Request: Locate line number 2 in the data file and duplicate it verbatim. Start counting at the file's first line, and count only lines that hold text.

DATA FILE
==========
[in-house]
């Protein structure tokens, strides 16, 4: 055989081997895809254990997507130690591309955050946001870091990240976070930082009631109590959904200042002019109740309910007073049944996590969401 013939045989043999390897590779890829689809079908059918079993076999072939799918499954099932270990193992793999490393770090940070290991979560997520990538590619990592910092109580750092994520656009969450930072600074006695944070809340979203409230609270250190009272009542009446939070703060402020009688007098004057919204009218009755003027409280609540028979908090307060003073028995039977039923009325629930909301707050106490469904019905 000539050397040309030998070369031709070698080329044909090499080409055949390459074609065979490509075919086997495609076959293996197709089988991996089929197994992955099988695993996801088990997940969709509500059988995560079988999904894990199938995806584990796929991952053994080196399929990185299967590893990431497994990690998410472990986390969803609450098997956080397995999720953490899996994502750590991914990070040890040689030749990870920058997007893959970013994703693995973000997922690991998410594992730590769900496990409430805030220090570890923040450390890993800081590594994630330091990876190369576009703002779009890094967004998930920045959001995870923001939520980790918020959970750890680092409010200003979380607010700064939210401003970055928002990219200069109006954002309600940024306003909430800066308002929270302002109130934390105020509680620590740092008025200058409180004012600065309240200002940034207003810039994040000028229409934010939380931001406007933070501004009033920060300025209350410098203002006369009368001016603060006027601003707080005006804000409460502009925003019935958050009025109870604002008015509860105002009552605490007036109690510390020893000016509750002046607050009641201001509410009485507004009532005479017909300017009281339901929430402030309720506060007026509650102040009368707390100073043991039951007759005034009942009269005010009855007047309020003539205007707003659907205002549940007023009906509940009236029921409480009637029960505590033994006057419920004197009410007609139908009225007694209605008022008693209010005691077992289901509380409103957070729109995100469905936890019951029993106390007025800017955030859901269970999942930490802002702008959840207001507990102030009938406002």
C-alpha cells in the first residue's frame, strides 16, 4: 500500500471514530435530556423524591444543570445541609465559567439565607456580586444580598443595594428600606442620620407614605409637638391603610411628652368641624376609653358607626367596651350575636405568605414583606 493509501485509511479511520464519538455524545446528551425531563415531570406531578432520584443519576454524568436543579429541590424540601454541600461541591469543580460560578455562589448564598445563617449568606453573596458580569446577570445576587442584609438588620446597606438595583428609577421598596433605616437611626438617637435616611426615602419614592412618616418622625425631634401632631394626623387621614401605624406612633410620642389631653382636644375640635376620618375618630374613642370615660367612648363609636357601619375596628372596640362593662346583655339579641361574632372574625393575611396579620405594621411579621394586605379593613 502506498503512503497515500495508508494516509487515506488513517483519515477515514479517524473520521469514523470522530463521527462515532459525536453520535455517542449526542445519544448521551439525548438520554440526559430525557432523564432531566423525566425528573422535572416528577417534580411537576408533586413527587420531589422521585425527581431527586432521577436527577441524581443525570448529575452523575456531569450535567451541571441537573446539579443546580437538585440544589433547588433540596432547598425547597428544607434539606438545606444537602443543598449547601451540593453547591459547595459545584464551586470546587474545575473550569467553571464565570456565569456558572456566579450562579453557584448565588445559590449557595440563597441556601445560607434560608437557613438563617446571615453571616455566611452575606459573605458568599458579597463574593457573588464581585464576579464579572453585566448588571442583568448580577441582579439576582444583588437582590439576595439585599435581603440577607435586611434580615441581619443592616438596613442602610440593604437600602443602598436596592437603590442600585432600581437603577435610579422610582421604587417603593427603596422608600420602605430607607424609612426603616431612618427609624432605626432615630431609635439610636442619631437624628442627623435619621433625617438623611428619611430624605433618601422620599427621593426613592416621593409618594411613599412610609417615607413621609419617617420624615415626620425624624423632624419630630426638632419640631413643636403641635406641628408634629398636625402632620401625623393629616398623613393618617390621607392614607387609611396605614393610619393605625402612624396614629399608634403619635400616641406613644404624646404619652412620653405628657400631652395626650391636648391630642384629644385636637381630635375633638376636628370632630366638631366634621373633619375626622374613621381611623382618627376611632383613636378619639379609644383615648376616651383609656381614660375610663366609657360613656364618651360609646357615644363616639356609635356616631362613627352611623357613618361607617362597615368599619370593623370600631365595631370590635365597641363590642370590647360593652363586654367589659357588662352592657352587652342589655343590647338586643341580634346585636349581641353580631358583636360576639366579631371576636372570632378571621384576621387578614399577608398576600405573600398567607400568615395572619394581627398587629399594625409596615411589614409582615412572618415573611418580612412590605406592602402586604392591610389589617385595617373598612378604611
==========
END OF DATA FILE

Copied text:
């Protein structure tokens, strides 16, 4: 055989081997895809254990997507130690591309955050946001870091990240976070930082009631109590959904200042002019109740309910007073049944996590969401 013939045989043999390897590779890829689809079908059918079993076999072939799918499954099932270990193992793999490393770090940070290991979560997520990538590619990592910092109580750092994520656009969450930072600074006695944070809340979203409230609270250190009272009542009446939070703060402020009688007098004057919204009218009755003027409280609540028979908090307060003073028995039977039923009325629930909301707050106490469904019905 000539050397040309030998070369031709070698080329044909090499080409055949390459074609065979490509075919086997495609076959293996197709089988991996089929197994992955099988695993996801088990997940969709509500059988995560079988999904894990199938995806584990796929991952053994080196399929990185299967590893990431497994990690998410472990986390969803609450098997956080397995999720953490899996994502750590991914990070040890040689030749990870920058997007893959970013994703693995973000997922690991998410594992730590769900496990409430805030220090570890923040450390890993800081590594994630330091990876190369576009703002779009890094967004998930920045959001995870923001939520980790918020959970750890680092409010200003979380607010700064939210401003970055928002990219200069109006954002309600940024306003909430800066308002929270302002109130934390105020509680620590740092008025200058409180004012600065309240200002940034207003810039994040000028229409934010939380931001406007933070501004009033920060300025209350410098203002006369009368001016603060006027601003707080005006804000409460502009925003019935958050009025109870604002008015509860105002009552605490007036109690510390020893000016509750002046607050009641201001509410009485507004009532005479017909300017009281339901929430402030309720506060007026509650102040009368707390100073043991039951007759005034009942009269005010009855007047309020003539205007707003659907205002549940007023009906509940009236029921409480009637029960505590033994006057419920004197009410007609139908009225007694209605008022008693209010005691077992289901509380409103957070729109995100469905936890019951029993106390007025800017955030859901269970999942930490802002702008959840207001507990102030009938406002």